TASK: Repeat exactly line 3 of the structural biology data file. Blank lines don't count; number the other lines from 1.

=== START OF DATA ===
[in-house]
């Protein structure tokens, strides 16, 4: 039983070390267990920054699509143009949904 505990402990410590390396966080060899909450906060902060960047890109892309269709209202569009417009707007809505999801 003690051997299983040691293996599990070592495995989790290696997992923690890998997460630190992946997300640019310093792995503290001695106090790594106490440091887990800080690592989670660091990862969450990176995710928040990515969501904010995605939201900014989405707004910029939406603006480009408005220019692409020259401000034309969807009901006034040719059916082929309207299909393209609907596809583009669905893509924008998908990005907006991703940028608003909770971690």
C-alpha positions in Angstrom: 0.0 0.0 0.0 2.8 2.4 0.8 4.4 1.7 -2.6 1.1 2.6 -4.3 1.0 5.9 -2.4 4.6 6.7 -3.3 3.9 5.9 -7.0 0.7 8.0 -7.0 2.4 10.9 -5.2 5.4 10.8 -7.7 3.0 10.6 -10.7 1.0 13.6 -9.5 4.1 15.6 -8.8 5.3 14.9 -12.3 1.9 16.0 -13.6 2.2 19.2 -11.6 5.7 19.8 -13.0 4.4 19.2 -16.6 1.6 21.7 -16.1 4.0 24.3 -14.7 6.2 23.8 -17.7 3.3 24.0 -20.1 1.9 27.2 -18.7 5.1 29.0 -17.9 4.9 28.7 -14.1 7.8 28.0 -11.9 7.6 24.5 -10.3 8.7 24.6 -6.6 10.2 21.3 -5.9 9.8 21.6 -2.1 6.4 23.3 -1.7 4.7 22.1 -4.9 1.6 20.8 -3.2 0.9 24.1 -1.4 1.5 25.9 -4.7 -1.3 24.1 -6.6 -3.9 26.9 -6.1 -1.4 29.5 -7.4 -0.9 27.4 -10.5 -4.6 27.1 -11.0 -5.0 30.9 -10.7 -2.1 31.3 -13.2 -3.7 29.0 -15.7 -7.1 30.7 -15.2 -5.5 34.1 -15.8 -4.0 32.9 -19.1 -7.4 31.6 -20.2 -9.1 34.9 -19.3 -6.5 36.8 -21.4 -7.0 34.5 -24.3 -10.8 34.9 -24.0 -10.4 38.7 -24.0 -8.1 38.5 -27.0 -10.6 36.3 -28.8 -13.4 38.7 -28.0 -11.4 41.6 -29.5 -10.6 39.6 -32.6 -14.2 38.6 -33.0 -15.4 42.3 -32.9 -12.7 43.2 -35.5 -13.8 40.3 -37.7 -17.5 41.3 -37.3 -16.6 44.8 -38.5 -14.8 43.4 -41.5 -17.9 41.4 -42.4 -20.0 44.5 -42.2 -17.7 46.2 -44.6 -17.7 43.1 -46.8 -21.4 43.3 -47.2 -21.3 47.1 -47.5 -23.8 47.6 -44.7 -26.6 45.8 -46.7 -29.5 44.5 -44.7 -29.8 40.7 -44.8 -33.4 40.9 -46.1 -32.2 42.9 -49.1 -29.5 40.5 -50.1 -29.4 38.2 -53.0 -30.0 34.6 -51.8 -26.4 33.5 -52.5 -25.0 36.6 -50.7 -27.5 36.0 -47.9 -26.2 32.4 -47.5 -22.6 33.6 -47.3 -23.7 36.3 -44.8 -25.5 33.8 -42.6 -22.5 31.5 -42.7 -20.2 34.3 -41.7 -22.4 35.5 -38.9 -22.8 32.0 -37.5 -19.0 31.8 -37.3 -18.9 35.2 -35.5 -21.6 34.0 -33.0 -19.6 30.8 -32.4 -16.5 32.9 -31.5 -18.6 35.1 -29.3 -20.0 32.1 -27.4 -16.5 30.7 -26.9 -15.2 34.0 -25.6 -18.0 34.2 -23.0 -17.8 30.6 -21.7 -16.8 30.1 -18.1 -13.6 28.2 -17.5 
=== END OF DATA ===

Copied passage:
C-alpha positions in Angstrom: 0.0 0.0 0.0 2.8 2.4 0.8 4.4 1.7 -2.6 1.1 2.6 -4.3 1.0 5.9 -2.4 4.6 6.7 -3.3 3.9 5.9 -7.0 0.7 8.0 -7.0 2.4 10.9 -5.2 5.4 10.8 -7.7 3.0 10.6 -10.7 1.0 13.6 -9.5 4.1 15.6 -8.8 5.3 14.9 -12.3 1.9 16.0 -13.6 2.2 19.2 -11.6 5.7 19.8 -13.0 4.4 19.2 -16.6 1.6 21.7 -16.1 4.0 24.3 -14.7 6.2 23.8 -17.7 3.3 24.0 -20.1 1.9 27.2 -18.7 5.1 29.0 -17.9 4.9 28.7 -14.1 7.8 28.0 -11.9 7.6 24.5 -10.3 8.7 24.6 -6.6 10.2 21.3 -5.9 9.8 21.6 -2.1 6.4 23.3 -1.7 4.7 22.1 -4.9 1.6 20.8 -3.2 0.9 24.1 -1.4 1.5 25.9 -4.7 -1.3 24.1 -6.6 -3.9 26.9 -6.1 -1.4 29.5 -7.4 -0.9 27.4 -10.5 -4.6 27.1 -11.0 -5.0 30.9 -10.7 -2.1 31.3 -13.2 -3.7 29.0 -15.7 -7.1 30.7 -15.2 -5.5 34.1 -15.8 -4.0 32.9 -19.1 -7.4 31.6 -20.2 -9.1 34.9 -19.3 -6.5 36.8 -21.4 -7.0 34.5 -24.3 -10.8 34.9 -24.0 -10.4 38.7 -24.0 -8.1 38.5 -27.0 -10.6 36.3 -28.8 -13.4 38.7 -28.0 -11.4 41.6 -29.5 -10.6 39.6 -32.6 -14.2 38.6 -33.0 -15.4 42.3 -32.9 -12.7 43.2 -35.5 -13.8 40.3 -37.7 -17.5 41.3 -37.3 -16.6 44.8 -38.5 -14.8 43.4 -41.5 -17.9 41.4 -42.4 -20.0 44.5 -42.2 -17.7 46.2 -44.6 -17.7 43.1 -46.8 -21.4 43.3 -47.2 -21.3 47.1 -47.5 -23.8 47.6 -44.7 -26.6 45.8 -46.7 -29.5 44.5 -44.7 -29.8 40.7 -44.8 -33.4 40.9 -46.1 -32.2 42.9 -49.1 -29.5 40.5 -50.1 -29.4 38.2 -53.0 -30.0 34.6 -51.8 -26.4 33.5 -52.5 -25.0 36.6 -50.7 -27.5 36.0 -47.9 -26.2 32.4 -47.5 -22.6 33.6 -47.3 -23.7 36.3 -44.8 -25.5 33.8 -42.6 -22.5 31.5 -42.7 -20.2 34.3 -41.7 -22.4 35.5 -38.9 -22.8 32.0 -37.5 -19.0 31.8 -37.3 -18.9 35.2 -35.5 -21.6 34.0 -33.0 -19.6 30.8 -32.4 -16.5 32.9 -31.5 -18.6 35.1 -29.3 -20.0 32.1 -27.4 -16.5 30.7 -26.9 -15.2 34.0 -25.6 -18.0 34.2 -23.0 -17.8 30.6 -21.7 -16.8 30.1 -18.1 -13.6 28.2 -17.5 